On December 9, 2015, after a week of listening to the Original Cast Recording of Hamilton non-stop, I went to the in-person lottery on a Wednesday at noon and won. I wrote this post in January, so I’m making H for Hamilton and finally hitting publish.
While the recording gives an accurate portrayal of what the show sounds like, there are a few aspects that are ten times more powerful on stage. Here are a few examples, in no particular order: Continue reading
Group selfie with the NaNoWriMo staff
Writing groups can have a lot of benefits. At the moment, I’m part of a writing critique group, a member of the NYC chapter of Romance Writers of America (RWA) and I have any number of writing buddies. I also participate in multiple weekly Twitter chats for writers. One of these chats spawned a weekly Google Hangout with three other writers. In addition, I’m a Municipal Liaison (ML) for National Novel Writing Month (NaNoWriMo), which means I’m part of a small team of volunteers who run writing events in-person and online. Continue reading
My first drafts are pretty spare. I focus on characters and plot, dialogue and blocking. Setting details get added later. Internal monologue and reactions happen in the 2nd pass. Sensory details – like fragrances or flavors – are usually an afterthought. I’m trained as an artist, so while it’s easy for me to describe the look of something, I usually forget to include other sensory details until later. But they’re equally important. Scent can evoke memory. Taste can change a mood. Did your character just walk into a used bookstore? Maybe the scent reminds her of her grandmother’s house. Did your character just eat garlic bread? Probably not going to be kissing anyone anytime soon. What if your character is hard of hearing or has limited eyesight? The other senses will be that much stronger, and those details will stand out even more. Those little sensory details can build out a story and create a more 3-dimensional world for your reader to fall into. Continue reading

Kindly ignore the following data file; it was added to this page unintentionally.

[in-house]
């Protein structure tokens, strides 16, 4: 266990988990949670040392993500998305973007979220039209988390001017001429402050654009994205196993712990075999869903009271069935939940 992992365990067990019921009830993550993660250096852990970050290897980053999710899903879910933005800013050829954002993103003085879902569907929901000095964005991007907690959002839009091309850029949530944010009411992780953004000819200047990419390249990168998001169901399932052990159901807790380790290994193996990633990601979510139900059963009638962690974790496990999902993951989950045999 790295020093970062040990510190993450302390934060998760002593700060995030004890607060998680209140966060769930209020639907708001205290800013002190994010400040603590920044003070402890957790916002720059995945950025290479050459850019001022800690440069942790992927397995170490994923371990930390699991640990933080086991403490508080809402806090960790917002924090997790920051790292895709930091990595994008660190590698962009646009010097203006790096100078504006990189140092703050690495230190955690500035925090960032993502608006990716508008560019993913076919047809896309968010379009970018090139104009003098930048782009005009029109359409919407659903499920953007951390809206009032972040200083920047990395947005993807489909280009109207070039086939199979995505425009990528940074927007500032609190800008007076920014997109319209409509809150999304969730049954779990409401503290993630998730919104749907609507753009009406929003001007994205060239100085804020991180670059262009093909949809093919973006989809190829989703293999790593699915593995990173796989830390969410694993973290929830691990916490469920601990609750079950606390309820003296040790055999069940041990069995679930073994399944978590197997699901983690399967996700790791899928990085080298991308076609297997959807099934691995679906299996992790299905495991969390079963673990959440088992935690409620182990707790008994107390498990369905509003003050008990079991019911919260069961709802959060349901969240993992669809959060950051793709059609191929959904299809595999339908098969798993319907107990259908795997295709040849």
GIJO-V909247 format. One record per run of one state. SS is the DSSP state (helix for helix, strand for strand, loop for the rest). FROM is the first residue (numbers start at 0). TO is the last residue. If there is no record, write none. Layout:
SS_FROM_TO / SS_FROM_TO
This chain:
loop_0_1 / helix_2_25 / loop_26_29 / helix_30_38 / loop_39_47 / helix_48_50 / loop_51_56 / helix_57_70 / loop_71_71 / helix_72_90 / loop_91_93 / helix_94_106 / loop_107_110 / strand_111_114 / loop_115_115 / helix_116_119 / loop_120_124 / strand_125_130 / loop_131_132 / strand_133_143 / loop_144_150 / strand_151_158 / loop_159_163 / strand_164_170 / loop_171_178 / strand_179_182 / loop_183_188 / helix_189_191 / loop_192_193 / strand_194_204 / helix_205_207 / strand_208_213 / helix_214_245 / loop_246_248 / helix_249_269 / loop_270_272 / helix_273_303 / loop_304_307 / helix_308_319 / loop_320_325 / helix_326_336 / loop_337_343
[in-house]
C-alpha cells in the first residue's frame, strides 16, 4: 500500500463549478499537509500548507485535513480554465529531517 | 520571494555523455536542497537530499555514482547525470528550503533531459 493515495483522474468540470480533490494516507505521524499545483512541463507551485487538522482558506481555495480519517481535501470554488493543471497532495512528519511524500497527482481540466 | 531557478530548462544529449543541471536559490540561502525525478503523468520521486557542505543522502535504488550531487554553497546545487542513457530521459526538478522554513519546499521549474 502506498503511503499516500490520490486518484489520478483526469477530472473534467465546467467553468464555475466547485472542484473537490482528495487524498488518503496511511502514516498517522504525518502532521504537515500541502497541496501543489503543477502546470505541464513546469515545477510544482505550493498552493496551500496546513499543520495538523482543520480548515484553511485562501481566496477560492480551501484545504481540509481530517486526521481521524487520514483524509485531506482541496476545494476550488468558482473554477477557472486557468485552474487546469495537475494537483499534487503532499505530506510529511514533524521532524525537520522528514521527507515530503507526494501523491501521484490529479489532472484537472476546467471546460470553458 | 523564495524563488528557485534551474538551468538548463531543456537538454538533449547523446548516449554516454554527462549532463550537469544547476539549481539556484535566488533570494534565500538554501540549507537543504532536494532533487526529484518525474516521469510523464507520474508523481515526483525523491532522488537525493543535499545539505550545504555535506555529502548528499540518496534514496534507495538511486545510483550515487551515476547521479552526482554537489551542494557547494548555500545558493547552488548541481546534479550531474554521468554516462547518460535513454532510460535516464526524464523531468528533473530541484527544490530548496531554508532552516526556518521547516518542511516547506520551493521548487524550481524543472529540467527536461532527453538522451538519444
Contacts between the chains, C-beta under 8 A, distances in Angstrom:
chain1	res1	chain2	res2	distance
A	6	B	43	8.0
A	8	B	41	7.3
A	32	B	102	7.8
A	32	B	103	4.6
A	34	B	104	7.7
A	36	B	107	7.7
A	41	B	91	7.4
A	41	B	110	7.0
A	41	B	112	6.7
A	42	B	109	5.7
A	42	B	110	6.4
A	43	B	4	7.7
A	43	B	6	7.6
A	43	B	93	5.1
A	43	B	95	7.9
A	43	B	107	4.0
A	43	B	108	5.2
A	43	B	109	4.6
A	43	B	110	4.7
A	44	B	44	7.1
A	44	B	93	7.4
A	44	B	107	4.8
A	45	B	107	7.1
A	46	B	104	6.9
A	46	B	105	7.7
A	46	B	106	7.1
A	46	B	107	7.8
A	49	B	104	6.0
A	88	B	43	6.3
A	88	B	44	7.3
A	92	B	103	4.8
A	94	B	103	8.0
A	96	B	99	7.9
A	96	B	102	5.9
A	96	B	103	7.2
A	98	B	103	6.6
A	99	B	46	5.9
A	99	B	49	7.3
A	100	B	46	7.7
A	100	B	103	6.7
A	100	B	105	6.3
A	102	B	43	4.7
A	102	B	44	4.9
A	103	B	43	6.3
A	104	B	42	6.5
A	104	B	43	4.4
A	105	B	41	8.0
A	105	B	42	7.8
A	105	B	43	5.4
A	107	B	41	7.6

Last year I was given a great piece of writing advice: “Don’t be so precious with your process.” How much time do we spend talking about the right or wrong chair, desk, noise level, playlist, snack, etc? There’s something to be said for having a chair and keyboard that don’t cause you pain, but while we might have some kind of “ideal work environment” in mind, how likely is it to have that all the time?
Last summer I managed to get away from NYC a few times to what I thought would be close to an ideal writing environment: Smalltown Connecticut, sunroom with a view, no responsibility, limited cell service. And you know what? I was so distracted! I couldn’t stop watching all the crazy birds and animals in the yard. I got too hot in the middle of the day, then too cold when the sun went down. The pull of fun outdoorsy things was strong (bike rides and tubing down the river), as was watching romantic comedies on TV with a grandma. I managed to get work done, but it was usually at night, hunched over my netbook on the camp bed.
The ideal writing environment is a myth, at least for me. As much as I like to tell myself I’d get a ton of writing done in a remote cabin somewhere, probably I’d just nap the whole time and be worried about crazy people in the woods. Continue reading
Today I want to talk about the impact of journaling on the creative process.
Julia Cameron, author of The Artist’s Way, advises writing “morning pages” — 3 handwritten journal pages — every day upon waking. I’ve done them faithfully in the past. They’re great. They get your thoughts out of your head and onto the paper, where you can either examine them or forget all about them. The pages allow ideas to flow, and epiphanies to appear. Sometimes you just write about how you don’t know what to write about. Other times, I found myself thinking, Oh, so THAT’S how I feel about that thing. Journaling is an incredibly helpful life practice.
I’d argue that anyone can benefit from journaling, but for writers it’s useful on multiple levels. The journal allows you the freedom to write without the mysterious future phantom reader looking over your shoulder. Writing by hand with a pen elicits different thoughts and sentences than typing does. Continue reading
Every month I do a recap of how the writing went the previous month. I did some traveling in March (Los Angeles vacation and a writing conference in NJ) that, combined with stupid Daylight Savings Time, left me feeling kind of tired the entire month. (I’m also incapable of sleeping in, so if I go to bed late, that’s it.)
Still, I managed to make progress on all fronts! Continue reading
Every month, I do a recap of the books I read the month before. This month, I’m including movies in the recap. Since my A to Z goal is quick, short blog posts, I’m doing one-sentence reviews of each.
The A to Z Challenge involves 26 posts during the month of April. I usually max out at 4 posts a month, but I’m taking this on in an effort to blog more often and learn the art of writing short, quick posts. The theme of Creative Staycation is writing/creativity, so you can expect the A to Z posts to follow along those lines.
My name begins with A, so I thought this would be an easy post. A is for Alexis, right? Nope. The post I ended up writing is more about my intentions for this month, so A is for April instead. Continue reading